Enjoying the spring season of a dairy cow


When we introduce our bulls to the herd in June, we always make sure our milk cow, Pumpkin, has a few days head start.

Like all good jersey cows, Pumpkin produces far more milk and cream than one calf could ever dream of drinking — more milk and cream than one calf AND one family of four could dream of drinking, in fact, so we like her to calve early, in case there’s another baby who can help drink up the extra milk.

This year, we had just such a situation arise: a twin born out in the pasture whose mama decided she wasn’t interested in raising an extra baby. This poor little one was born too soon; however, and Pumpkin hadn’t had her own calf yet.

I took over bottle feeding “Little Jones” for the interim, thinking we probably wouldn’t even make it through half the bag of milk replacer. (Side note: “Why Little Jones?” I asked my daughter, the main animal namer. “Because it’s UNIQUE!” she replied with flick of her wrist.”)

A few days turned into a week, and Pumpkin still wasn’t “bagging up.” For the uninitiated, when checking cows or ewes, one of the signs that someone is going to have their baby soon is the size of her “bag” aka her udder.

“Bagging up,” or the udder expanding as it fills with milk, is a sure sign that labor is imminent. As you might expect, this is even more obvious on a milk cow.

By the time they give birth, I often wonder how they are able to walk, their udders look so uncomfortably full!

Five more days passed, then last Thursday, I noticed Pumpkin acting a little funny. She had a far away look in her eye, as though concentrating on something just out of sight, and she was standing off from the rest of her friends.

“Hmmm …” I thought, but when I walked around to check, her bag still looked relatively small. “Not yet,” I said aloud and headed back to the house.

When I returned a few hours later, I spotted her laying flat out in the dirt of the corral. “Oh no!” I shouted and broke into a run, kicking myself because the faraway look had clearly been a sign of illness, not labor.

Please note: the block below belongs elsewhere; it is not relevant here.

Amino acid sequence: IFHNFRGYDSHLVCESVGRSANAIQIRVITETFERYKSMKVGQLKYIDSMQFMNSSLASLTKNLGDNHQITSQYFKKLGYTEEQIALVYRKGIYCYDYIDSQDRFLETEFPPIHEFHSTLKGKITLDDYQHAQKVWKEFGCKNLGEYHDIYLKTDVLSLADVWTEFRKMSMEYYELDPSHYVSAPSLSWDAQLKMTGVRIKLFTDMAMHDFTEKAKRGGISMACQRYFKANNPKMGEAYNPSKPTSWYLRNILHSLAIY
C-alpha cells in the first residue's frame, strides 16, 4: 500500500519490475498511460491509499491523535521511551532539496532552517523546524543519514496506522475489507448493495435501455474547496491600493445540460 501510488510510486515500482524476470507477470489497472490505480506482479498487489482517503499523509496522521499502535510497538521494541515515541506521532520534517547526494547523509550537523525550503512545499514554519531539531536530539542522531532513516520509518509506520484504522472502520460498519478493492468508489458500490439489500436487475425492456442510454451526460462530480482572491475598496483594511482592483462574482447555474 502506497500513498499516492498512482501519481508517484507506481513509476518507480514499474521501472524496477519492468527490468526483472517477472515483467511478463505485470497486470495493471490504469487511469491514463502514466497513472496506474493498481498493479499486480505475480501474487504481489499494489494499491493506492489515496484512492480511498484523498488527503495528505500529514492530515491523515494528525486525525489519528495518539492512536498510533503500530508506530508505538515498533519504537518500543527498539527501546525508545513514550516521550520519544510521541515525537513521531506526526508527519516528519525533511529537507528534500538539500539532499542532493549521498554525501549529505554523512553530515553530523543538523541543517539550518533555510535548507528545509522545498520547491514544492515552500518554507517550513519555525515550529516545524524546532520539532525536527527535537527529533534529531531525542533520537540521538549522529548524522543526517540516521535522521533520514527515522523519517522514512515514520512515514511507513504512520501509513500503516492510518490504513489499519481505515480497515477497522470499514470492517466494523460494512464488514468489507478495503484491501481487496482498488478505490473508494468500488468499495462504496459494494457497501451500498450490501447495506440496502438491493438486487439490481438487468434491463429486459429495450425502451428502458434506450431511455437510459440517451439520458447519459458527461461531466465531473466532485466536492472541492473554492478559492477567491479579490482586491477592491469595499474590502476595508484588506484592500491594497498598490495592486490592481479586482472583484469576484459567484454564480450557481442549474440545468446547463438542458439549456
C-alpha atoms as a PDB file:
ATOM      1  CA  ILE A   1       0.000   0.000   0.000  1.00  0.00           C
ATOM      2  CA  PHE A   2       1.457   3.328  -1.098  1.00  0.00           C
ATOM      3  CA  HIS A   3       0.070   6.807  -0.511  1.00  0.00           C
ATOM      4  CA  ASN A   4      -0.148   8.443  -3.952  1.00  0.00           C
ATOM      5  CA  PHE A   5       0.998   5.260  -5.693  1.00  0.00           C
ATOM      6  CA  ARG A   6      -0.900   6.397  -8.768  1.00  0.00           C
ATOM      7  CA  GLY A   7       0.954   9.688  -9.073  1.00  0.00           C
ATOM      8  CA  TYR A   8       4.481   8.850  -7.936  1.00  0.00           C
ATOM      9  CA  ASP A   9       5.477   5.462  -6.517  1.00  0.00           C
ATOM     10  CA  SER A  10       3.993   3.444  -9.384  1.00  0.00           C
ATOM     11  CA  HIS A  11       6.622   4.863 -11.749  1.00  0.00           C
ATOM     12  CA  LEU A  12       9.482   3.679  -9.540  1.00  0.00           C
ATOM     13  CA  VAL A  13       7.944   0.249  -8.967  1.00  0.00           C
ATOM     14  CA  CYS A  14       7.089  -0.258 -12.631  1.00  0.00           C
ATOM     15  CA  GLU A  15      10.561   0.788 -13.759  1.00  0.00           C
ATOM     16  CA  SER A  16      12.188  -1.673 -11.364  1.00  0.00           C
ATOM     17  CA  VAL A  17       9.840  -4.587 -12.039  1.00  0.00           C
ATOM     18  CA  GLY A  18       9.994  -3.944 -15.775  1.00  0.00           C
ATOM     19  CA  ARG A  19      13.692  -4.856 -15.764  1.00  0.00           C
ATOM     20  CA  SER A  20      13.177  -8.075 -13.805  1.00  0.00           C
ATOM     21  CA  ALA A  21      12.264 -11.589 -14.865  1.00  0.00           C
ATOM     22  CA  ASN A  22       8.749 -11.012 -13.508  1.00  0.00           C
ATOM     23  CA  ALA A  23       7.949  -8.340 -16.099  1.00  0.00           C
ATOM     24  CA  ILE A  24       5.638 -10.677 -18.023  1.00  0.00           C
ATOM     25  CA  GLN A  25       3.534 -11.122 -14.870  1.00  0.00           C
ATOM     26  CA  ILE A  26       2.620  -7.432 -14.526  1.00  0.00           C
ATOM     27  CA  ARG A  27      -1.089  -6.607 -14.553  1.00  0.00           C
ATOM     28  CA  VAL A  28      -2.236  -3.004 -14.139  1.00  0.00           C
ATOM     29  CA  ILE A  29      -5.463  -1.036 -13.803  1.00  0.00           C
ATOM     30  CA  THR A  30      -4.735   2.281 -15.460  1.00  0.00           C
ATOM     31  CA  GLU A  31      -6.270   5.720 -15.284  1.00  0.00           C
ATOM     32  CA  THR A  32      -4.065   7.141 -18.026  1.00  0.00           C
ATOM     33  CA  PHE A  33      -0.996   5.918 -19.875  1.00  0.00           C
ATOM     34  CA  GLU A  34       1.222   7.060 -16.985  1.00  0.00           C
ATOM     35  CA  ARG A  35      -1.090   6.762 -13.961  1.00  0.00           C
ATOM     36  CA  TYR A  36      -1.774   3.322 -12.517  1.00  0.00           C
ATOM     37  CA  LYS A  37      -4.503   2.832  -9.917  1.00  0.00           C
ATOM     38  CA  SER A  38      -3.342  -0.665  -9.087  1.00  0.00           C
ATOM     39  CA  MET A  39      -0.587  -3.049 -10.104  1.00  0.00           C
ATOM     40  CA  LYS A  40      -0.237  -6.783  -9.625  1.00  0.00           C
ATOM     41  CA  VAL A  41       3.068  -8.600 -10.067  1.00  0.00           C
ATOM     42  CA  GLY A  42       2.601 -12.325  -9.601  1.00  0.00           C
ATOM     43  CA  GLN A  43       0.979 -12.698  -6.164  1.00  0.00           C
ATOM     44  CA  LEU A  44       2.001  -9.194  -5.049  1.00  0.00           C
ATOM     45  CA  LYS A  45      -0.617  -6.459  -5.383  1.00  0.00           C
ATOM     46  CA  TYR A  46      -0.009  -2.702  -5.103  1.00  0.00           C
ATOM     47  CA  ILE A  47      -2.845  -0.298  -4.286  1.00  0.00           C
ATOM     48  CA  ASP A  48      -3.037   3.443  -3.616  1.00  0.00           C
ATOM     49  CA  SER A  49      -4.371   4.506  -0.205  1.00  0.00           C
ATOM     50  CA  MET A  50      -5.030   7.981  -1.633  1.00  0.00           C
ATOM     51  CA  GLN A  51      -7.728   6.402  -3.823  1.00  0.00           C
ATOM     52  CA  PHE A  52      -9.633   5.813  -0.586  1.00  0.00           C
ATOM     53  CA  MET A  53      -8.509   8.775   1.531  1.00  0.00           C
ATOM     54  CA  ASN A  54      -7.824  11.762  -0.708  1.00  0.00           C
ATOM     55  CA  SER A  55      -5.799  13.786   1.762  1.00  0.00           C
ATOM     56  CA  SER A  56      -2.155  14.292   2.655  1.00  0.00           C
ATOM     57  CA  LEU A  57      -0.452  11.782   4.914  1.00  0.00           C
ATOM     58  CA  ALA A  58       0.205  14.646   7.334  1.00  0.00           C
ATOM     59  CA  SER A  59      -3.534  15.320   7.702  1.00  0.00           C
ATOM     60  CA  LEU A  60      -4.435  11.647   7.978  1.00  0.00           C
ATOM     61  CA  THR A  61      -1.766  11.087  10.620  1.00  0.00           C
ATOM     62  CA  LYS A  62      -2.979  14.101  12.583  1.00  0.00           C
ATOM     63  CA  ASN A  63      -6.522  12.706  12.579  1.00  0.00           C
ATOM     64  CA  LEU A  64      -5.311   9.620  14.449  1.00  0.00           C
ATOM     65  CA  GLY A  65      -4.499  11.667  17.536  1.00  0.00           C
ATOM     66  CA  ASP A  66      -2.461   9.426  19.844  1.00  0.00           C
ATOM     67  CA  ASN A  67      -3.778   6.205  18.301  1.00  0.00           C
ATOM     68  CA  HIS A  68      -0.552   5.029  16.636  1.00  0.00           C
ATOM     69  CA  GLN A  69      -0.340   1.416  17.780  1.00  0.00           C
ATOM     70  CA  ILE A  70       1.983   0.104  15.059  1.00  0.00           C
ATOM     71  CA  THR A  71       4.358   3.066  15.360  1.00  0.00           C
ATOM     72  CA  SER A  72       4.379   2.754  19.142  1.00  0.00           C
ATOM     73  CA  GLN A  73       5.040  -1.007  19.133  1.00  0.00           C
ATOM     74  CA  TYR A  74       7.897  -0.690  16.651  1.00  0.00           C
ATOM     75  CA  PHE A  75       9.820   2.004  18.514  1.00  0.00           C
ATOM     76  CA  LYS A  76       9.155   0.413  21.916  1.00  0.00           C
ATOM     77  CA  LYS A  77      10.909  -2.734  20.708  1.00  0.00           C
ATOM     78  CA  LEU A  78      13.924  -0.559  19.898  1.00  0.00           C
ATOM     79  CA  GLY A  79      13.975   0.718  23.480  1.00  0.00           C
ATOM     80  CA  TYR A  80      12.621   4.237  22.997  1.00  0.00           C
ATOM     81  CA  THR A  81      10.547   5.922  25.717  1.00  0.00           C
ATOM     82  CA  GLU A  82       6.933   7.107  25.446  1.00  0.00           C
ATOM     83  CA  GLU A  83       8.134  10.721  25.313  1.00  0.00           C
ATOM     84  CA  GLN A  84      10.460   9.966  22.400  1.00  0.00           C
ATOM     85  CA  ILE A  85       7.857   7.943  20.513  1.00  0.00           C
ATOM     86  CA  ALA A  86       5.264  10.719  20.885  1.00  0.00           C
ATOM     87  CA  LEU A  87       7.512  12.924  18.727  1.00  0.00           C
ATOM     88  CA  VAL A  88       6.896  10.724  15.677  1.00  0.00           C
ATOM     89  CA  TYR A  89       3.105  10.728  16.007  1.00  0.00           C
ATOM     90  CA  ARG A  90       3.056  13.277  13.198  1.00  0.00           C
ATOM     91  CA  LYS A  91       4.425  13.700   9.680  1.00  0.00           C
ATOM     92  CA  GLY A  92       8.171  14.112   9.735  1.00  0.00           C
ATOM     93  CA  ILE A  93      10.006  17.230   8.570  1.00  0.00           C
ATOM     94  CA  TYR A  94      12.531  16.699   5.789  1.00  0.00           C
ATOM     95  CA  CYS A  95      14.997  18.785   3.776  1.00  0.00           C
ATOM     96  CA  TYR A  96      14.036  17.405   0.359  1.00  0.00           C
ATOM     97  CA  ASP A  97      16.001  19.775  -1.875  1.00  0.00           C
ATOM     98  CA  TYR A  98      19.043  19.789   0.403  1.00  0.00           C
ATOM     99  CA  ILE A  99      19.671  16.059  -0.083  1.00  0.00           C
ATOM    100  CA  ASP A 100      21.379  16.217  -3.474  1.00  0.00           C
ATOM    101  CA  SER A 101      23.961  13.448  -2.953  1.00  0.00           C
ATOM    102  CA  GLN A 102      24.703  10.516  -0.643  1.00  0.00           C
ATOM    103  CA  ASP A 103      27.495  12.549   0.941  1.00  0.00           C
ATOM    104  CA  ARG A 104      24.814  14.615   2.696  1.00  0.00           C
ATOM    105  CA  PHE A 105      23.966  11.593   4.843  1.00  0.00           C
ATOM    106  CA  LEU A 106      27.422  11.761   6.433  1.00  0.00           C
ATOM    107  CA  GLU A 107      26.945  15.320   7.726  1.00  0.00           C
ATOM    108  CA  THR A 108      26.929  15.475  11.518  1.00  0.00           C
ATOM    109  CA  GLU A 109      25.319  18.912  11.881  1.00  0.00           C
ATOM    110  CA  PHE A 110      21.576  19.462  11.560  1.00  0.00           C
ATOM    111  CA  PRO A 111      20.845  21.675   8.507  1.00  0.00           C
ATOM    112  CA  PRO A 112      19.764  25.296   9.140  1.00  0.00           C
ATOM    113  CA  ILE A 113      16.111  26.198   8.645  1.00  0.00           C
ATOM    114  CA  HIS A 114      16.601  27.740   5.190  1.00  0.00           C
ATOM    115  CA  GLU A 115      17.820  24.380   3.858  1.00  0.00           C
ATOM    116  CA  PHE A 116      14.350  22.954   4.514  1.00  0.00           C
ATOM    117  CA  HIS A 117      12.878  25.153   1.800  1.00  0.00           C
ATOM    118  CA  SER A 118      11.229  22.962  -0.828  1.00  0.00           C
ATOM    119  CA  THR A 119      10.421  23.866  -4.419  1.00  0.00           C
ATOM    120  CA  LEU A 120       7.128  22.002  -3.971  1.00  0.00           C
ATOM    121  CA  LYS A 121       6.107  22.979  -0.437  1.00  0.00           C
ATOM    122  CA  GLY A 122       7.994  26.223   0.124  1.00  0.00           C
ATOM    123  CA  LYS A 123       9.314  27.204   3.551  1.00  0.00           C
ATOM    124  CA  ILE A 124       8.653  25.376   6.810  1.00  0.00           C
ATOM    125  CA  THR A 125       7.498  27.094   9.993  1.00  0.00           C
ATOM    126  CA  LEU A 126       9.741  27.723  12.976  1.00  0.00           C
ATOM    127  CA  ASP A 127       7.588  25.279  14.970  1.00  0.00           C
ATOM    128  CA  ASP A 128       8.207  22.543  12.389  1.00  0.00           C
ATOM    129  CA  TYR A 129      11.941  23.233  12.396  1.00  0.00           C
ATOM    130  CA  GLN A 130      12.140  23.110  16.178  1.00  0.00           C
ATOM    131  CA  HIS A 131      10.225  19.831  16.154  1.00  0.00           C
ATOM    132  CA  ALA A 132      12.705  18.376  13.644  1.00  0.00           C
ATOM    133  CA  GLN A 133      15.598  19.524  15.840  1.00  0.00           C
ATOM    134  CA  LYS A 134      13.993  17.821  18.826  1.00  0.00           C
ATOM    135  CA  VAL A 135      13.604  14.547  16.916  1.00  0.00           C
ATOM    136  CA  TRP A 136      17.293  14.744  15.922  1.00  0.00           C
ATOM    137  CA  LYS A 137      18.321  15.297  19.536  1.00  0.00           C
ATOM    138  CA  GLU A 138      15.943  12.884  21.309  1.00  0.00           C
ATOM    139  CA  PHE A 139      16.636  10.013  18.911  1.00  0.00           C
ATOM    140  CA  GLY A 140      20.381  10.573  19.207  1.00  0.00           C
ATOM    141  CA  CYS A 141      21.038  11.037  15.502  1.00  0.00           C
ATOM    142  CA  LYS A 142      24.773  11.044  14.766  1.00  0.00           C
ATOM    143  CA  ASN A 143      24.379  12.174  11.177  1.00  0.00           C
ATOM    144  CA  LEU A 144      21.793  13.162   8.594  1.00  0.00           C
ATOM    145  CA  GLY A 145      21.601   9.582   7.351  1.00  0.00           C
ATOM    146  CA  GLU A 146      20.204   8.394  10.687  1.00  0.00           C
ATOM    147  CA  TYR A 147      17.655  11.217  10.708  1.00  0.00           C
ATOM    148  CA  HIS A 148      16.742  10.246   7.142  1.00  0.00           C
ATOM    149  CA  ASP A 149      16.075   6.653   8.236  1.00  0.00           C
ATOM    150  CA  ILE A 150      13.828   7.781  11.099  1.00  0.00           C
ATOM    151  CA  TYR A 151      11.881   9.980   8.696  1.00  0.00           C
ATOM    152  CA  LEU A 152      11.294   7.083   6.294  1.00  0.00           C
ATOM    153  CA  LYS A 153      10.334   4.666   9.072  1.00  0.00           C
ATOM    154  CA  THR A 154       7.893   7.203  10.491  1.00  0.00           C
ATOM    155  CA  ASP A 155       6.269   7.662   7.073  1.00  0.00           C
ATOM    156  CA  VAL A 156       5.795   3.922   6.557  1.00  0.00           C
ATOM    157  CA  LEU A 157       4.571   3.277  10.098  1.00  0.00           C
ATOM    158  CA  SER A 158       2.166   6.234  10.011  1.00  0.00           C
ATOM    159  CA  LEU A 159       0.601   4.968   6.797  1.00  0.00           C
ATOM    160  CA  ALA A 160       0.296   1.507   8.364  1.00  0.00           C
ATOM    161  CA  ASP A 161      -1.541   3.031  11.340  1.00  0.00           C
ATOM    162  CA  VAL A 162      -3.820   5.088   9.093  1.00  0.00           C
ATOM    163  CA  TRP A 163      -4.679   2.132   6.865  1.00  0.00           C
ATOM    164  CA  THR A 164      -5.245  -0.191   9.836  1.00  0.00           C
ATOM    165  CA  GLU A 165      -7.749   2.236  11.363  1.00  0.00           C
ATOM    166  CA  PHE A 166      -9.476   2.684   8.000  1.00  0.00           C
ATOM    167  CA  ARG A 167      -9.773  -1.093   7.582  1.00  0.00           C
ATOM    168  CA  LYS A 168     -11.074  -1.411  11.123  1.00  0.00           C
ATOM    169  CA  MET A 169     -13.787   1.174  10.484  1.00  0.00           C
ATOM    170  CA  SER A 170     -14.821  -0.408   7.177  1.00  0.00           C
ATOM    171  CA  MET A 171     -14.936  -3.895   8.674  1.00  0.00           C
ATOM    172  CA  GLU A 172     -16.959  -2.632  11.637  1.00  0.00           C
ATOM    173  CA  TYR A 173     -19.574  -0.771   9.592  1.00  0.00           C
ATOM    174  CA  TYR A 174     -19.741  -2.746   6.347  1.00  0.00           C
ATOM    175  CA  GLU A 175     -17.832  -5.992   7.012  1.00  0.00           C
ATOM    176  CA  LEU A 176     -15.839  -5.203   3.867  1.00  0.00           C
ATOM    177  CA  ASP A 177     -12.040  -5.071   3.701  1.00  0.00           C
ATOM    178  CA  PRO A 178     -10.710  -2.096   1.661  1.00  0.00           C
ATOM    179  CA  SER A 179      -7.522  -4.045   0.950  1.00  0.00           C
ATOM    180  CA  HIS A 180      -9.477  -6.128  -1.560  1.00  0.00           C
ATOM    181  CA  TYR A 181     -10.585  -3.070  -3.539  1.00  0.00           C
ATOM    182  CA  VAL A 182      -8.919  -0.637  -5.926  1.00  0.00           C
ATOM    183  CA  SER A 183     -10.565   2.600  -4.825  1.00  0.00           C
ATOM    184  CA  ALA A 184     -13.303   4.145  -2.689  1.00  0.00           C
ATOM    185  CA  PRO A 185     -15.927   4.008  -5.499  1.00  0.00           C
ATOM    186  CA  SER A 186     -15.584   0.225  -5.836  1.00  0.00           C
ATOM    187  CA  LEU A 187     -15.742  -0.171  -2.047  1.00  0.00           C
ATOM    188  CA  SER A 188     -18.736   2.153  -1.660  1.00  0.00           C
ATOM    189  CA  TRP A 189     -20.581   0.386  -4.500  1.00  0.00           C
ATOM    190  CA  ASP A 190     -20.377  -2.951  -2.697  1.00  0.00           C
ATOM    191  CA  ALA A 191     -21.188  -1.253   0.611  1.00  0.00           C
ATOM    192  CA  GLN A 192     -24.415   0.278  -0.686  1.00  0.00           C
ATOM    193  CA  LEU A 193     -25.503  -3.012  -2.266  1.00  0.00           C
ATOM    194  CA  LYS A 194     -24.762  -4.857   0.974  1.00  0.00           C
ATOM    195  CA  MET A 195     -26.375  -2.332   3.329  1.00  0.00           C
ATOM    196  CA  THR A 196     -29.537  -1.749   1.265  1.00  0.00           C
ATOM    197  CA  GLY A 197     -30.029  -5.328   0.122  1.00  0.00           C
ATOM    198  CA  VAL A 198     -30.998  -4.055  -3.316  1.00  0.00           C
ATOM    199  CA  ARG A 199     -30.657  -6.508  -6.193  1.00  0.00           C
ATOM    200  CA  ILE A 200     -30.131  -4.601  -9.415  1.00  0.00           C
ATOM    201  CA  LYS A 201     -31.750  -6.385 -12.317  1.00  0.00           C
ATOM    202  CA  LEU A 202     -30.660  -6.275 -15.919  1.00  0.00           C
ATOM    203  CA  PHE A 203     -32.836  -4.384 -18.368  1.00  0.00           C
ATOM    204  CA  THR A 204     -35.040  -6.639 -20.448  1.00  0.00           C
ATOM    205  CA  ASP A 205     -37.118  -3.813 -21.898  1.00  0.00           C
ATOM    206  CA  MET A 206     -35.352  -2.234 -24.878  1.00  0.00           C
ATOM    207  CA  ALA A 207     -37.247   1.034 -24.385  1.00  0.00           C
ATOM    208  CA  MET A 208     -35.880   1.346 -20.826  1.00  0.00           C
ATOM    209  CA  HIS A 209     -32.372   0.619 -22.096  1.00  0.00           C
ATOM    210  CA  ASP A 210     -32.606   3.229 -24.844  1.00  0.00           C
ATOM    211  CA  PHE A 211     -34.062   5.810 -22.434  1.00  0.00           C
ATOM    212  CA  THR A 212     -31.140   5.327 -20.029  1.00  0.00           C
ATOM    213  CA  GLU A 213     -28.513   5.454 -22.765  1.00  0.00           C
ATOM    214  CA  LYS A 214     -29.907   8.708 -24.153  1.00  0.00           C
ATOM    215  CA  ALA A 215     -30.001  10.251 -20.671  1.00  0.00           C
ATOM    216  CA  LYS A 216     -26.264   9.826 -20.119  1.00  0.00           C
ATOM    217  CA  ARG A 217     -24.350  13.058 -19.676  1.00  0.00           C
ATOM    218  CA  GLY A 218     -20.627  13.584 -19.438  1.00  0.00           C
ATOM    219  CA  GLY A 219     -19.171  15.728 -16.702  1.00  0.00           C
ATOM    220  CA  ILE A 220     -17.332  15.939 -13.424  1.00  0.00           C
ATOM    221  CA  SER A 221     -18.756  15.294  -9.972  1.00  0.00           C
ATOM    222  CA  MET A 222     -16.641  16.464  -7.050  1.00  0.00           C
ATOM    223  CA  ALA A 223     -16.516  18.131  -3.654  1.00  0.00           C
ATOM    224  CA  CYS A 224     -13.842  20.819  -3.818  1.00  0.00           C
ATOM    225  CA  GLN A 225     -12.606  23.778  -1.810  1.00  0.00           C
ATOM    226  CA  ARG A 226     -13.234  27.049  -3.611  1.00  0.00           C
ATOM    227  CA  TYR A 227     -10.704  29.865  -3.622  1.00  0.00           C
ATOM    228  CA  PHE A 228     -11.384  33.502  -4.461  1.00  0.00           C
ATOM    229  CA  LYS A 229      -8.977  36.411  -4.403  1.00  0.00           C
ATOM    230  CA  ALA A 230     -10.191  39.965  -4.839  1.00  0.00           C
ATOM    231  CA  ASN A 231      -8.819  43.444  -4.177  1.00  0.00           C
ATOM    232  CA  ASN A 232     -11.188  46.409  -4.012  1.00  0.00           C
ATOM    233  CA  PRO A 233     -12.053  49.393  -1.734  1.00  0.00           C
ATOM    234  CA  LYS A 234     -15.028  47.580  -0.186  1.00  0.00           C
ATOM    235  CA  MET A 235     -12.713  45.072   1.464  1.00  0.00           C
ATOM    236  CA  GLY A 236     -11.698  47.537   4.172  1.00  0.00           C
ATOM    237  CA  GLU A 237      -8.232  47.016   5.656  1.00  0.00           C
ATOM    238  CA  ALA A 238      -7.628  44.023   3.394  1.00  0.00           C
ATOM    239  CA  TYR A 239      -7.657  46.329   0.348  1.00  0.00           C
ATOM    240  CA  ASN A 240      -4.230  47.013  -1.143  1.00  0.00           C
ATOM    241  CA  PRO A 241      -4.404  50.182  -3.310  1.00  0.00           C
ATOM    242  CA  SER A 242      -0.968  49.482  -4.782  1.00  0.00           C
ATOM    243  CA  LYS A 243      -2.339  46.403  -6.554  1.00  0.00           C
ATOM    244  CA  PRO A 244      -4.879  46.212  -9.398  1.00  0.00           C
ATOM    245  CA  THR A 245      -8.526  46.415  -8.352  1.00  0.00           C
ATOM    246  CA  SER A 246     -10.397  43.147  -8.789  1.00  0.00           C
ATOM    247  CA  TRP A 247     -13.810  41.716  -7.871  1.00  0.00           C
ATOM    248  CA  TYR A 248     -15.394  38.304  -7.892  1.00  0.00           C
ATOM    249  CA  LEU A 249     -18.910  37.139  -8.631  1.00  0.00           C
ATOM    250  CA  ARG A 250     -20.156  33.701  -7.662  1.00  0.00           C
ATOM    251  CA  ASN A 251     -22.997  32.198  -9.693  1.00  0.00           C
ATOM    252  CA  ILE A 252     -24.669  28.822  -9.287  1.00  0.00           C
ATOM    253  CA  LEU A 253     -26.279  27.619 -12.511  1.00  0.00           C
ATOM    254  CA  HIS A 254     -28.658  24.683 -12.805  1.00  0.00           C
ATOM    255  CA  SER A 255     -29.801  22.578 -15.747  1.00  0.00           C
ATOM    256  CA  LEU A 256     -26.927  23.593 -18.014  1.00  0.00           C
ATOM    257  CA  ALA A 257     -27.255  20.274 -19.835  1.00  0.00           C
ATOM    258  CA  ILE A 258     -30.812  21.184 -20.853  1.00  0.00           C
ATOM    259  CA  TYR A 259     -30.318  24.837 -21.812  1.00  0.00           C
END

But, as I came up beside her, I realized there was a sticky, wet blob lying there too. She’d apparently just given birth to a little red-and-white calf, and both were resting peacefully.

Happiest time

All’s well that ends well, which is to say, we have now entered the happiest time of year for a hand-milker. Dawn is heralded every day by a chorus of birds; the dew on the ground may have the sheen of frost, but it doesn’t last.

Evening is much the same. The air is fresh, scented with the misted green of the first grass.

Most importantly, there’s not a fly in sight. Morning and evening milkings, therefore, are a treat not a chore.

Oh, and those cups of good, sweet milk after a whole winter without! I could write an entire column about the pleasure of those first sips — not to mention the yogurt, butter and, my favorite, fresh cream in your coffee. The abundance is a daily blessing. Little Jones agrees.

Reconstituted milk replacer is really not a very nice replacement for the thick, rich milk that flows out of a real-life jersey mom. Little Jones’s expanding flanks prove this point, as does the sudden cessation of the mournful “mooooooooos” emanating from the orphan pen.

For everything, there is a season. In a few months, I will be singing an entirely different tune, as I milk in the dust and heat, getting swatted by Pumpkin’s strong, wiry tail while she tries to shoo away biting flies. And that is also as it should be.

Spring milking is a dream within a dream, summer milking a bit of a burden. By autumn we are sick of fresh milk and thankful to let Pumpkin dry up, thus allowing the long cold of winter to transform the burden back into a blessing once again.

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